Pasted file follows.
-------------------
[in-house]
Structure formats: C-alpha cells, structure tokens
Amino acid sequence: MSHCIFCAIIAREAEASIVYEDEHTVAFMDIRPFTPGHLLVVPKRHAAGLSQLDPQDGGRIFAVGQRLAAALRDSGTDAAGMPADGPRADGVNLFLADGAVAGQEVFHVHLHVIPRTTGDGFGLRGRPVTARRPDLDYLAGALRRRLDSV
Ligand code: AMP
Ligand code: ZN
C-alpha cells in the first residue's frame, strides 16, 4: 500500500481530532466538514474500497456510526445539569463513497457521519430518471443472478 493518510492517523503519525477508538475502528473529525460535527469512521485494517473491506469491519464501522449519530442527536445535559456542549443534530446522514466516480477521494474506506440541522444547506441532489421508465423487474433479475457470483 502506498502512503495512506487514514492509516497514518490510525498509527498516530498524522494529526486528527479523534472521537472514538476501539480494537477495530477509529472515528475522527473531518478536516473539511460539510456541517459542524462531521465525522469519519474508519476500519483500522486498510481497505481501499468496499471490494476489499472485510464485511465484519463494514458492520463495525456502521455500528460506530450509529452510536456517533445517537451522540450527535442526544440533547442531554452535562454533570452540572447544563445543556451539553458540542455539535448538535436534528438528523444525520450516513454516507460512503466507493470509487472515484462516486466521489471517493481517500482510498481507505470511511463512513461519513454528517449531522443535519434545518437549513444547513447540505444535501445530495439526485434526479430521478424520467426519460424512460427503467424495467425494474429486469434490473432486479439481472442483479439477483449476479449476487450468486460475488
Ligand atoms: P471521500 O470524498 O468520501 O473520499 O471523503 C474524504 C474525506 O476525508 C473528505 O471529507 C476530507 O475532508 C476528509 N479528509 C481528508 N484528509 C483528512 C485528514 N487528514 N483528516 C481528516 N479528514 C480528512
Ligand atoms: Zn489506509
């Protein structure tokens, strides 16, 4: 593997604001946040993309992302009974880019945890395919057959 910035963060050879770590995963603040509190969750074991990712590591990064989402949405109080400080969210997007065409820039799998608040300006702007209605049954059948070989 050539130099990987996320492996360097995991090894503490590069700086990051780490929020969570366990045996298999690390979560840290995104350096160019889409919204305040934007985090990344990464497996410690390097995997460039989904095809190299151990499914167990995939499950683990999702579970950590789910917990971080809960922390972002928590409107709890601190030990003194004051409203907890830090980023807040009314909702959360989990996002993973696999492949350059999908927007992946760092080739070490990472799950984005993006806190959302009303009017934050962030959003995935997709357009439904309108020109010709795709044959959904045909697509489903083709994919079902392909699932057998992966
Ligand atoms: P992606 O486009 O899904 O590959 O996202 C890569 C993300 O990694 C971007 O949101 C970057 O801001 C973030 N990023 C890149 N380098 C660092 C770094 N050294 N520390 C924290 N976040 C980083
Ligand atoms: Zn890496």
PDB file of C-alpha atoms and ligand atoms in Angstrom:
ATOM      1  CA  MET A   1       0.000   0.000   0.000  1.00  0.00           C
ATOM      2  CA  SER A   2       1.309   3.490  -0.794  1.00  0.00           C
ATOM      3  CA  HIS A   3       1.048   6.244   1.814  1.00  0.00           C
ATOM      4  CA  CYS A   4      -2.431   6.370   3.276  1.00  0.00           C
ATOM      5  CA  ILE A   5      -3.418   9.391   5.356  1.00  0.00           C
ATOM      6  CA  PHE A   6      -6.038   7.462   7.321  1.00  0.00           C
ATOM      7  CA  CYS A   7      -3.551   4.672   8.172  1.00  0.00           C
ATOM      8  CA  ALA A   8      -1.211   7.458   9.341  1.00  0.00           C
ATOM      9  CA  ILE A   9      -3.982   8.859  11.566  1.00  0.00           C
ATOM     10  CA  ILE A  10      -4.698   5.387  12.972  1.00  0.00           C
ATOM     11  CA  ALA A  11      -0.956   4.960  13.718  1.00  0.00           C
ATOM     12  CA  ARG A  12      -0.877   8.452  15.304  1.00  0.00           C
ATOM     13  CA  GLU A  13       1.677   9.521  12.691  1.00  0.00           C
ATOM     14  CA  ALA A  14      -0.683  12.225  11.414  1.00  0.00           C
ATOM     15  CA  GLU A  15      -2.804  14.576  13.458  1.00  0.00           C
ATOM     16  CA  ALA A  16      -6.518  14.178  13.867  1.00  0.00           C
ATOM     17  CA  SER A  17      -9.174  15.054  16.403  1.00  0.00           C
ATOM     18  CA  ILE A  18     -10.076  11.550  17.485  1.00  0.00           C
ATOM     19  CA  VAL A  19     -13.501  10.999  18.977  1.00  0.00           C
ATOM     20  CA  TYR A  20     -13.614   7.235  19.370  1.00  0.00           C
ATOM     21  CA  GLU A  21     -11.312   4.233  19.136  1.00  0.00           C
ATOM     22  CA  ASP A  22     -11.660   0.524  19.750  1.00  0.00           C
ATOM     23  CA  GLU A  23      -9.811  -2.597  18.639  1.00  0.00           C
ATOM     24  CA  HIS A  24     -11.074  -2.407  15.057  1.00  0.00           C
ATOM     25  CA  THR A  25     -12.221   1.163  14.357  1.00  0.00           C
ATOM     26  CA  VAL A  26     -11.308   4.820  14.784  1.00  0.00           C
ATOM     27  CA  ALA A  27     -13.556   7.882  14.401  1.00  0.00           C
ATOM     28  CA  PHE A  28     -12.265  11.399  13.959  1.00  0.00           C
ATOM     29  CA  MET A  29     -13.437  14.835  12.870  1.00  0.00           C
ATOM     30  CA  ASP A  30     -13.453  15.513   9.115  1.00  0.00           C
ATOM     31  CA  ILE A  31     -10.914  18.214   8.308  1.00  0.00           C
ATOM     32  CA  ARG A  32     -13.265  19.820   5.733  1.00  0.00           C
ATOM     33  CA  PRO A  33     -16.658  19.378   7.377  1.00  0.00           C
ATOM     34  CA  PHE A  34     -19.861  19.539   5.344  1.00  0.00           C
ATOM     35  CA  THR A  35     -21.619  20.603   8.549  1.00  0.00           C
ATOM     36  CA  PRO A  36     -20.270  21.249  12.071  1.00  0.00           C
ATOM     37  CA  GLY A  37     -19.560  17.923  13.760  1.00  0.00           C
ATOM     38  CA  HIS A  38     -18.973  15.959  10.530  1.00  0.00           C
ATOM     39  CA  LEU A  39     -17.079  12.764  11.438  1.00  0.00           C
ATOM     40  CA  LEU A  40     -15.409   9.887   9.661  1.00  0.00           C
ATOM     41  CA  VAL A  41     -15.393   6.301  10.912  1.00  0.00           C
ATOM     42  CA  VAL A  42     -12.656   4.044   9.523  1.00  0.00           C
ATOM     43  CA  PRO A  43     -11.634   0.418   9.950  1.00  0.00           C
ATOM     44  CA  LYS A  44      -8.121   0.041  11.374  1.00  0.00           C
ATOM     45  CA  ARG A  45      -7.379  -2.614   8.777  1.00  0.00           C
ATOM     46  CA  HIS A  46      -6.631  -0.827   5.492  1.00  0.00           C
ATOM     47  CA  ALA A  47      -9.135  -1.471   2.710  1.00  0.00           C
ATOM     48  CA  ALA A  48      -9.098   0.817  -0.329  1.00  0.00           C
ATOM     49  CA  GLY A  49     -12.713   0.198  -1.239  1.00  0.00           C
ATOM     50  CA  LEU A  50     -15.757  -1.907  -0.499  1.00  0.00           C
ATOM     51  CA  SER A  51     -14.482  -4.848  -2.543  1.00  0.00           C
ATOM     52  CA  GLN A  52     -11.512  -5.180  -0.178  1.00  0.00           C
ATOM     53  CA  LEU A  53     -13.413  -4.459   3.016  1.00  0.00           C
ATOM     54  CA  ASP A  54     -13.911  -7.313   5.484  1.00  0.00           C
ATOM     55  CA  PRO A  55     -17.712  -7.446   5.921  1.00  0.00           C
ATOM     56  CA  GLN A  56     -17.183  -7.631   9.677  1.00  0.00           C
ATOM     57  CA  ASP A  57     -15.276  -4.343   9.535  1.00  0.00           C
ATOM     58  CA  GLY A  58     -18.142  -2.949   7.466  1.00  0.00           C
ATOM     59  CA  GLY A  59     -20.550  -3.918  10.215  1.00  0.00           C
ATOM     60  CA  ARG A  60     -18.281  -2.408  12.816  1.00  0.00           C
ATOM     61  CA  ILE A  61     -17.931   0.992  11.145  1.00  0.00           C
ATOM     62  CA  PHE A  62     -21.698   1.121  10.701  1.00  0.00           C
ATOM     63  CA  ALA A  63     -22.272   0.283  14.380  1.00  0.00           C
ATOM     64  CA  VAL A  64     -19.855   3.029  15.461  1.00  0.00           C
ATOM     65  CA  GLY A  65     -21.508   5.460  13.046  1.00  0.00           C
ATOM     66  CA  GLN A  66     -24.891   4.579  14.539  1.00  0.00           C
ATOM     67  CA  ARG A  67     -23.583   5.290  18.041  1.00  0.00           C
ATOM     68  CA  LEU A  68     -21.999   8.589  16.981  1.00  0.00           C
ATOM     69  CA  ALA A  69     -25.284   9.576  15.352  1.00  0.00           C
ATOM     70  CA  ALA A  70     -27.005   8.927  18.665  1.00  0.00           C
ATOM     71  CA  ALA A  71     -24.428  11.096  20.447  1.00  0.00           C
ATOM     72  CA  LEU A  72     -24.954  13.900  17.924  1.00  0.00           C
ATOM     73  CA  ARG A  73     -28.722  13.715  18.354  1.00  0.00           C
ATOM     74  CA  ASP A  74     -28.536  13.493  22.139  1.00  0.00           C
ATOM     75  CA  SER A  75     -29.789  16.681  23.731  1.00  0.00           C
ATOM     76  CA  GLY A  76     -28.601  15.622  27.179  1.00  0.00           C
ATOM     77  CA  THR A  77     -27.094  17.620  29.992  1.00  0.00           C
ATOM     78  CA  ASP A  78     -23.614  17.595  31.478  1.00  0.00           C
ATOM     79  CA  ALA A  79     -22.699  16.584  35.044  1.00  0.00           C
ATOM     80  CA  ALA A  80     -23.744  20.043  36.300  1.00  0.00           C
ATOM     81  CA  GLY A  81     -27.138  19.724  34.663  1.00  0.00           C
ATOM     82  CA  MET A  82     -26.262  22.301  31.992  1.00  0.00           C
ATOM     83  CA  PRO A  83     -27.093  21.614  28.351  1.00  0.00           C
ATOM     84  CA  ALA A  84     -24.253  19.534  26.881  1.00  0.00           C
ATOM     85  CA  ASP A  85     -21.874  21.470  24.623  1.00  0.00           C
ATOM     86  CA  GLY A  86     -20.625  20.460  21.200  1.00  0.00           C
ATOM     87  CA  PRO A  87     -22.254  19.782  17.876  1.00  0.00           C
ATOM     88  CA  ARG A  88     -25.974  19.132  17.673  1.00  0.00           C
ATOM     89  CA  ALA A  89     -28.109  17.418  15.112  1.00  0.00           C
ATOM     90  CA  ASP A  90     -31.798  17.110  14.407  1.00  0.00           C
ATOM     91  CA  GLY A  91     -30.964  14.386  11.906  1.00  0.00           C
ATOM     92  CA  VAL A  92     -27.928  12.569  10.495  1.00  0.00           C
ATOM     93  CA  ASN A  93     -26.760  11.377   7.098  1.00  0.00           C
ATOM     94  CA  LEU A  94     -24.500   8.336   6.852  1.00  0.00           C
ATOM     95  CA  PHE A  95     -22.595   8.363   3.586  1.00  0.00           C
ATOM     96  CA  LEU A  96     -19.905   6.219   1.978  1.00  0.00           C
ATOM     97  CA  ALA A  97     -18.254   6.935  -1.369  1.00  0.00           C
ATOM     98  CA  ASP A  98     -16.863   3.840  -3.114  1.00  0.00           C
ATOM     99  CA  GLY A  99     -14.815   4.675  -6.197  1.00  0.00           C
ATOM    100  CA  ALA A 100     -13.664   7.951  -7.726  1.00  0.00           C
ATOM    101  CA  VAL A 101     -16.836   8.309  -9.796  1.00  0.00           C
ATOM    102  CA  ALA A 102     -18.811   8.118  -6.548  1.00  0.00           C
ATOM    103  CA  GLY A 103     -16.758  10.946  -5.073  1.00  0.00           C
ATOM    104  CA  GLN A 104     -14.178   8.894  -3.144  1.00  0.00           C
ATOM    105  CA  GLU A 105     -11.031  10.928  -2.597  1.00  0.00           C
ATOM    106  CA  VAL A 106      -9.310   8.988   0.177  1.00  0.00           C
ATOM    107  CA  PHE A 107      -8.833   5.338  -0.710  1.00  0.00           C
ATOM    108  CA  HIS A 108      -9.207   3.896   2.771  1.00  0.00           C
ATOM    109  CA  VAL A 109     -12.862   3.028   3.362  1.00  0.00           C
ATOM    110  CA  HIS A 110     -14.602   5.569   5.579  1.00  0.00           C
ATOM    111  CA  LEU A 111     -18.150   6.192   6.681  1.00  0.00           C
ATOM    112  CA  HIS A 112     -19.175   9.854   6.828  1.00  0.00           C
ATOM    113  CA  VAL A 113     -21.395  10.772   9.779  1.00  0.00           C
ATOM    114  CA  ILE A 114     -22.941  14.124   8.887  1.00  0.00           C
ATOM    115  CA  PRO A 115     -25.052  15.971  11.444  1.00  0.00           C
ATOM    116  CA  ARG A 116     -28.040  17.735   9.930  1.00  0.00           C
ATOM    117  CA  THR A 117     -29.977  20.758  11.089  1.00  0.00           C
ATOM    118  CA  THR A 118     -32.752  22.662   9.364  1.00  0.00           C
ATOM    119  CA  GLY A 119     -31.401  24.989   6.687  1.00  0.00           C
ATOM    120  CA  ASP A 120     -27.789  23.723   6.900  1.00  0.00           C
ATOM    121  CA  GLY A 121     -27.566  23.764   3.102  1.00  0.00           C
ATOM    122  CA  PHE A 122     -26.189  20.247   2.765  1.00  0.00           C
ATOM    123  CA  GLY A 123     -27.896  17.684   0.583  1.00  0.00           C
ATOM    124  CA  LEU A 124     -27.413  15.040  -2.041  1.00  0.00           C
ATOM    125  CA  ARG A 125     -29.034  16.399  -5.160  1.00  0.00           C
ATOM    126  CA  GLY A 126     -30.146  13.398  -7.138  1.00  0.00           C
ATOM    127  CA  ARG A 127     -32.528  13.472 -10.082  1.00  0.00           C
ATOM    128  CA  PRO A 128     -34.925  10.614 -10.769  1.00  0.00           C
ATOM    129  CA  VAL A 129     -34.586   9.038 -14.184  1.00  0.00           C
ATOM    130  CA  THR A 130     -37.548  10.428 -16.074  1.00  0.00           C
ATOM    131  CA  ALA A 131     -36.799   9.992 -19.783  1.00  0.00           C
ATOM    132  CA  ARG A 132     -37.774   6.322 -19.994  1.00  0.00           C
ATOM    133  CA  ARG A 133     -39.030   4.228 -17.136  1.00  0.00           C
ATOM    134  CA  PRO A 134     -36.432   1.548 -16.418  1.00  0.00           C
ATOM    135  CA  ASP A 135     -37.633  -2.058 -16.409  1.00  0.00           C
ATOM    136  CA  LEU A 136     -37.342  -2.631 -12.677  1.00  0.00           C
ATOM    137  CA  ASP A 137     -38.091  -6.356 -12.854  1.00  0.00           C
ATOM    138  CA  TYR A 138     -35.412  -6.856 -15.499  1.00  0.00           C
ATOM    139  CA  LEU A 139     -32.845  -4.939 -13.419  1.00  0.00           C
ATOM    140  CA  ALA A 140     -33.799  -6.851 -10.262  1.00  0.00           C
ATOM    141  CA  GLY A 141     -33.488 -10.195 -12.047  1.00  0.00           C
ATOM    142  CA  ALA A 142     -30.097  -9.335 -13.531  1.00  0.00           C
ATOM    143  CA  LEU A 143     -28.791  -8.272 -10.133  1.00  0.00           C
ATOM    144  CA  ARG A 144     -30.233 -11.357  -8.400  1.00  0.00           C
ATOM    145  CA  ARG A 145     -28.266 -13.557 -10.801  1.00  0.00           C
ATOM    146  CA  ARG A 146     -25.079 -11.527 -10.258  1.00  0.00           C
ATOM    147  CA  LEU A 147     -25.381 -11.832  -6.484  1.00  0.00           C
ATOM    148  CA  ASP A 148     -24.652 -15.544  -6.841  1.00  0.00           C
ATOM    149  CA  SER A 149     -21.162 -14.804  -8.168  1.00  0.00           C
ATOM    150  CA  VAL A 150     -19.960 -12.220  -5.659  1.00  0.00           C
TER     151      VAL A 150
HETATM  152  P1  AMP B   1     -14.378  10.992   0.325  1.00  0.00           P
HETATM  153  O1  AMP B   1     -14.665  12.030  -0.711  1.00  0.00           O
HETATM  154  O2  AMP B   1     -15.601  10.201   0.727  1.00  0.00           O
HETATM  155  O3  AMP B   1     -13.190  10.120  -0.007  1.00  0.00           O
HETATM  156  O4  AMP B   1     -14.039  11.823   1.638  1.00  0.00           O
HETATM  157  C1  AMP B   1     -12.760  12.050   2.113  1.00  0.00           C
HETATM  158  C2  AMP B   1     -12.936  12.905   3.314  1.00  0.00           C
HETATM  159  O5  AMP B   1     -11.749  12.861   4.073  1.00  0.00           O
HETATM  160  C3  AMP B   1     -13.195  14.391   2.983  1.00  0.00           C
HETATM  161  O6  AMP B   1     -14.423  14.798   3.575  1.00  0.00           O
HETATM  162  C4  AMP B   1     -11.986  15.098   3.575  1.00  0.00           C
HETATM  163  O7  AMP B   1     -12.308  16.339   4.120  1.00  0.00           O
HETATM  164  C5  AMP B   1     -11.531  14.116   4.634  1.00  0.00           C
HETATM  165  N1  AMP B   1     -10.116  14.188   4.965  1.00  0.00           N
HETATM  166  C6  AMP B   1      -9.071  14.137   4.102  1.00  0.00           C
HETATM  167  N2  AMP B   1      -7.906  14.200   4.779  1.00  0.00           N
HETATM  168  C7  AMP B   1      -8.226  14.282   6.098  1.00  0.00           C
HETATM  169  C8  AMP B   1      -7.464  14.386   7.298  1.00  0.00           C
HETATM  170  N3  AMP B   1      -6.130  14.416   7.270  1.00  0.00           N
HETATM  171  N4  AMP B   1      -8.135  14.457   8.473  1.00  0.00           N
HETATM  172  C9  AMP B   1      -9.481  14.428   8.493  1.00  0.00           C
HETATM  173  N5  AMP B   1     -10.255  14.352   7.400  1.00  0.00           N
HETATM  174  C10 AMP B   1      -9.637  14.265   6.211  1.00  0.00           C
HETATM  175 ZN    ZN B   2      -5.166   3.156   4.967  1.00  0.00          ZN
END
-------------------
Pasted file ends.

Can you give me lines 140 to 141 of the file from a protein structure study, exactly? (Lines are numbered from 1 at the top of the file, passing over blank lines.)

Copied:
ATOM    128  CA  PRO A 128     -34.925  10.614 -10.769  1.00  0.00           C
ATOM    129  CA  VAL A 129     -34.586   9.038 -14.184  1.00  0.00           C